According to an article in The Braille Monitor, Dr. Cordes interviewed at a residency in the northeast. His interviewer asked, “You know, I just don’t get it. How are you going to know what’s going on with a patient?”
He said, “Well I know you’re reading your email right now as you are talking to me.” Dr. Cordes attributed his sense of humor to part of his success.
Dr. Cordes did things many people with sight might find extraordinary, such as operating: “I scrubbed in, holding that retractor for hours on end. I reached into live people’s bellies and identified organs and blood vessels. I caught babies. In pediatrics I examined kids. One of the children’s parents was a guy I knew. He said, after they finished the exam and walked out, his son said, ‘That was fine, Dad, but who was the dog for?'”
For an Eyeway.org article, Dr. Cordes was asked if there were people who were skeptical about his wanting to study Medicine.
He said, “Everybody but the University of Wisconsin! All the other places just said, ‘No, thanks.'”
According to an NBC News report, “In a world where skeptics always seem to be saying, stop, this isn’t something a blind person should be doing, it was one more barrier overcome. There are only a handful of blind doctors in this country. But Cordes makes it clear he could not have joined this elite club alone. ‘I signed on with a bunch of real team players who decided that things are only impossible until they’re done,’ he says.”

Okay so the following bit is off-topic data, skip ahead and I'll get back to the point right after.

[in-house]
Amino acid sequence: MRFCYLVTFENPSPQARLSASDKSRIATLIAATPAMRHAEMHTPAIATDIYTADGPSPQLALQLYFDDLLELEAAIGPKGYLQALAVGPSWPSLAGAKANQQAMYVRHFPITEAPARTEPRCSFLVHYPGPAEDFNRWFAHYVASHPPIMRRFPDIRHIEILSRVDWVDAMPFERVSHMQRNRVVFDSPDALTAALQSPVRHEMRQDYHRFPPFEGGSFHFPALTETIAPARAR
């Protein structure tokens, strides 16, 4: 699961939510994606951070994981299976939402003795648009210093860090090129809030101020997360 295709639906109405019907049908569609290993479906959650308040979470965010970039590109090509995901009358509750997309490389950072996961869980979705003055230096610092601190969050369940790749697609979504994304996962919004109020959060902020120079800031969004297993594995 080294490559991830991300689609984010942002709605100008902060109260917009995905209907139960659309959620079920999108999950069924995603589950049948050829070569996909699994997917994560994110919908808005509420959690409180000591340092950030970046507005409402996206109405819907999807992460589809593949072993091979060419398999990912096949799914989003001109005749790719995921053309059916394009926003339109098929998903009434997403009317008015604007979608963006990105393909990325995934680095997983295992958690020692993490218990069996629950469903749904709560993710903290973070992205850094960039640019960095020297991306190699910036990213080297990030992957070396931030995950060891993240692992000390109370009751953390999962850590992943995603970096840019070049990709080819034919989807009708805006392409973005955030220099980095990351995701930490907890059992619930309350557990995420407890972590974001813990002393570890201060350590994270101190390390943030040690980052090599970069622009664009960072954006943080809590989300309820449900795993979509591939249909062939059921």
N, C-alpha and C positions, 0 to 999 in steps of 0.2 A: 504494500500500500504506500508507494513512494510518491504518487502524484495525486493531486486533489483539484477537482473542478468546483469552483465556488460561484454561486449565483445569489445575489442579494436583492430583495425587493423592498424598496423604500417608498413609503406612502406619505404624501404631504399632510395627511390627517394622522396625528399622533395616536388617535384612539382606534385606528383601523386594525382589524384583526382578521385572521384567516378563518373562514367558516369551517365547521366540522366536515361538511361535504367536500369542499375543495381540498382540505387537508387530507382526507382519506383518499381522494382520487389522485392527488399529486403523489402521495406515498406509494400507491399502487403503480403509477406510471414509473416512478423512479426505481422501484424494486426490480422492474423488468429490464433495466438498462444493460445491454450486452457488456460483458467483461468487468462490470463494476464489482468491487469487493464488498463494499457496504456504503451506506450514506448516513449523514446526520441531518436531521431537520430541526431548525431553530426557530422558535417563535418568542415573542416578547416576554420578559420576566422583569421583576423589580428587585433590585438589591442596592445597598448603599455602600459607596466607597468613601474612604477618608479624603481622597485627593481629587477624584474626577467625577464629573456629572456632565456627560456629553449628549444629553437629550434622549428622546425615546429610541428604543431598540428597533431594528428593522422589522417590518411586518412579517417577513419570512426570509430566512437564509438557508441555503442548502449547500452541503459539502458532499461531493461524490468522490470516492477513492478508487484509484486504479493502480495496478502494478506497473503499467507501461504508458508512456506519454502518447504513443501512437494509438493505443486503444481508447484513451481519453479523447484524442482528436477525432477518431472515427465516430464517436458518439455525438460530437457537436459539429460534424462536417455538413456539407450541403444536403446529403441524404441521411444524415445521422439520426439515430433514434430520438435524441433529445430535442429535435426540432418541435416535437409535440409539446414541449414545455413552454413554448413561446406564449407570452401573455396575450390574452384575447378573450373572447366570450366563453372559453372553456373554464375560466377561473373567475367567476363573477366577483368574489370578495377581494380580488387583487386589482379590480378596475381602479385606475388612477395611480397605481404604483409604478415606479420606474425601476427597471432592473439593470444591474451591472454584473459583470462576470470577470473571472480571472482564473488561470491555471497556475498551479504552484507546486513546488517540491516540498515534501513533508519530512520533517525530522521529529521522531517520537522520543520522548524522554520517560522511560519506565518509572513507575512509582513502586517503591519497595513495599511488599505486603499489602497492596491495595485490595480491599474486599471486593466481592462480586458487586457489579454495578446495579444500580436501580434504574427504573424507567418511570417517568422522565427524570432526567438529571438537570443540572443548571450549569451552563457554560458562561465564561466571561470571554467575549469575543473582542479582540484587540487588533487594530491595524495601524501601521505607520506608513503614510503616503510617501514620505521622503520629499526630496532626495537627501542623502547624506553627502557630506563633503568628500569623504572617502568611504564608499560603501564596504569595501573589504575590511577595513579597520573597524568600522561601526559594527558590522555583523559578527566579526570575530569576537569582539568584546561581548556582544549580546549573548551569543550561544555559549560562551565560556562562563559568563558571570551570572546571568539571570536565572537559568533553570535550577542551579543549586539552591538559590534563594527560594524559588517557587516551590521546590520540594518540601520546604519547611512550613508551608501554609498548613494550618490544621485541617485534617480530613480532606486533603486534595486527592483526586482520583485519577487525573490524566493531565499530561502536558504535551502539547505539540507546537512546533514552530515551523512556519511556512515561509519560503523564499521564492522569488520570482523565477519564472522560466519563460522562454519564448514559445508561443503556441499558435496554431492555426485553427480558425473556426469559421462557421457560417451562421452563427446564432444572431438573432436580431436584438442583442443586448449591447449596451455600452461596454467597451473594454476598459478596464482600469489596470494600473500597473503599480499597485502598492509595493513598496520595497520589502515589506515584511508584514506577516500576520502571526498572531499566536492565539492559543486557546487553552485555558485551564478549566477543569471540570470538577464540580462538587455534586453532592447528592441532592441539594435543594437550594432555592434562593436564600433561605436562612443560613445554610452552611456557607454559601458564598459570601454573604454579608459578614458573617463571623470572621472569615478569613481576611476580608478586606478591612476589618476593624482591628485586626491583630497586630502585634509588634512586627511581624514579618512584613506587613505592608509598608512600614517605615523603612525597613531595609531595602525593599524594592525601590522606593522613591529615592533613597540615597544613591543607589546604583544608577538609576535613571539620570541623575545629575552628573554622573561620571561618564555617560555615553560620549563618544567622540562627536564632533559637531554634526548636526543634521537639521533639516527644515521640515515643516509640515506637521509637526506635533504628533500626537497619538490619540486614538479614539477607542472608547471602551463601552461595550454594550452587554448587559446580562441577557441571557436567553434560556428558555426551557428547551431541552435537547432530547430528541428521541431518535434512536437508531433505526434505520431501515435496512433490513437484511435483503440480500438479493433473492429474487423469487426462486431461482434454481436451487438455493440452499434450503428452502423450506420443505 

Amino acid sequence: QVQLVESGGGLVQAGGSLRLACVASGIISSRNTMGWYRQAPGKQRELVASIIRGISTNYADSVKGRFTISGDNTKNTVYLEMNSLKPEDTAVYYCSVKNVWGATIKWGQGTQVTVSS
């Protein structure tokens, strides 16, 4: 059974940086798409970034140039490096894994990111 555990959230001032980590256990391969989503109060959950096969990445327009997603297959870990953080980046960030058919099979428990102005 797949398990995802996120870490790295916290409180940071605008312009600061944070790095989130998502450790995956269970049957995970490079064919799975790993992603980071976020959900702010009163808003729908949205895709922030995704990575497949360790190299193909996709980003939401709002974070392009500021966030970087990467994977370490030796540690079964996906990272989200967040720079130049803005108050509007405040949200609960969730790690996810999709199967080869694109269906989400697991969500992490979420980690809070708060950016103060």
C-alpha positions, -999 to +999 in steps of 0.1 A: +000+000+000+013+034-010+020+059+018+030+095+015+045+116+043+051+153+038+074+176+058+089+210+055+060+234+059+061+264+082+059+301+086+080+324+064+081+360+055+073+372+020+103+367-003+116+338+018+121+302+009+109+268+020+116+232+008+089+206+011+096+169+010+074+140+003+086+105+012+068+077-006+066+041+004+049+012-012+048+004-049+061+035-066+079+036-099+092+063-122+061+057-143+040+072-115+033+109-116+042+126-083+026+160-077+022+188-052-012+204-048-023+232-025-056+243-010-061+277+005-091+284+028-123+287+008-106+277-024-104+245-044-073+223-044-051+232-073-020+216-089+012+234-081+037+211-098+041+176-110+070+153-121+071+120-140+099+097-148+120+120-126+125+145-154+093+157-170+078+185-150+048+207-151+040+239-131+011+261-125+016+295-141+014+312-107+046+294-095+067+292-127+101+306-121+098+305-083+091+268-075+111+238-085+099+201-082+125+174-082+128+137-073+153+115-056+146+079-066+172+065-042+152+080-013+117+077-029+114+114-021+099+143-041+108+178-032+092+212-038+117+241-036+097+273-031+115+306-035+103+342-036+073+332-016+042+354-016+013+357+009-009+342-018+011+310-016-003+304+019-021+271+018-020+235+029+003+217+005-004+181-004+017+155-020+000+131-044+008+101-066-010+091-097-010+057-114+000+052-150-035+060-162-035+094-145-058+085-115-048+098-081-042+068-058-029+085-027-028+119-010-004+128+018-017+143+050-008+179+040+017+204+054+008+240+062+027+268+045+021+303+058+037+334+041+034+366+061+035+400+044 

At Sign Shares, we believe in exploring our potential and horizons and not putting limitations on what a person can do.
If you’re a person who is Deaf-Blind and you need interpretive services to make your dreams a reality, have your college or business contact us here to learn more!
retinitis pigmentosa, which causes night-blindness, and
a loss of peripheral vision (side vision) through the progressive degeneration of the retina.
Retinitis pigmentosa eventually causes “tunnel vision,” where a person can only see straight ahead.
There are three types of Usher Syndrome, ranging from Type 1, where children are born profoundly deaf, have problems with balance, and eventually become legally blind, to Type 3, where children may have normal hearing at birth, and gradually lose hearing, vision, and balance.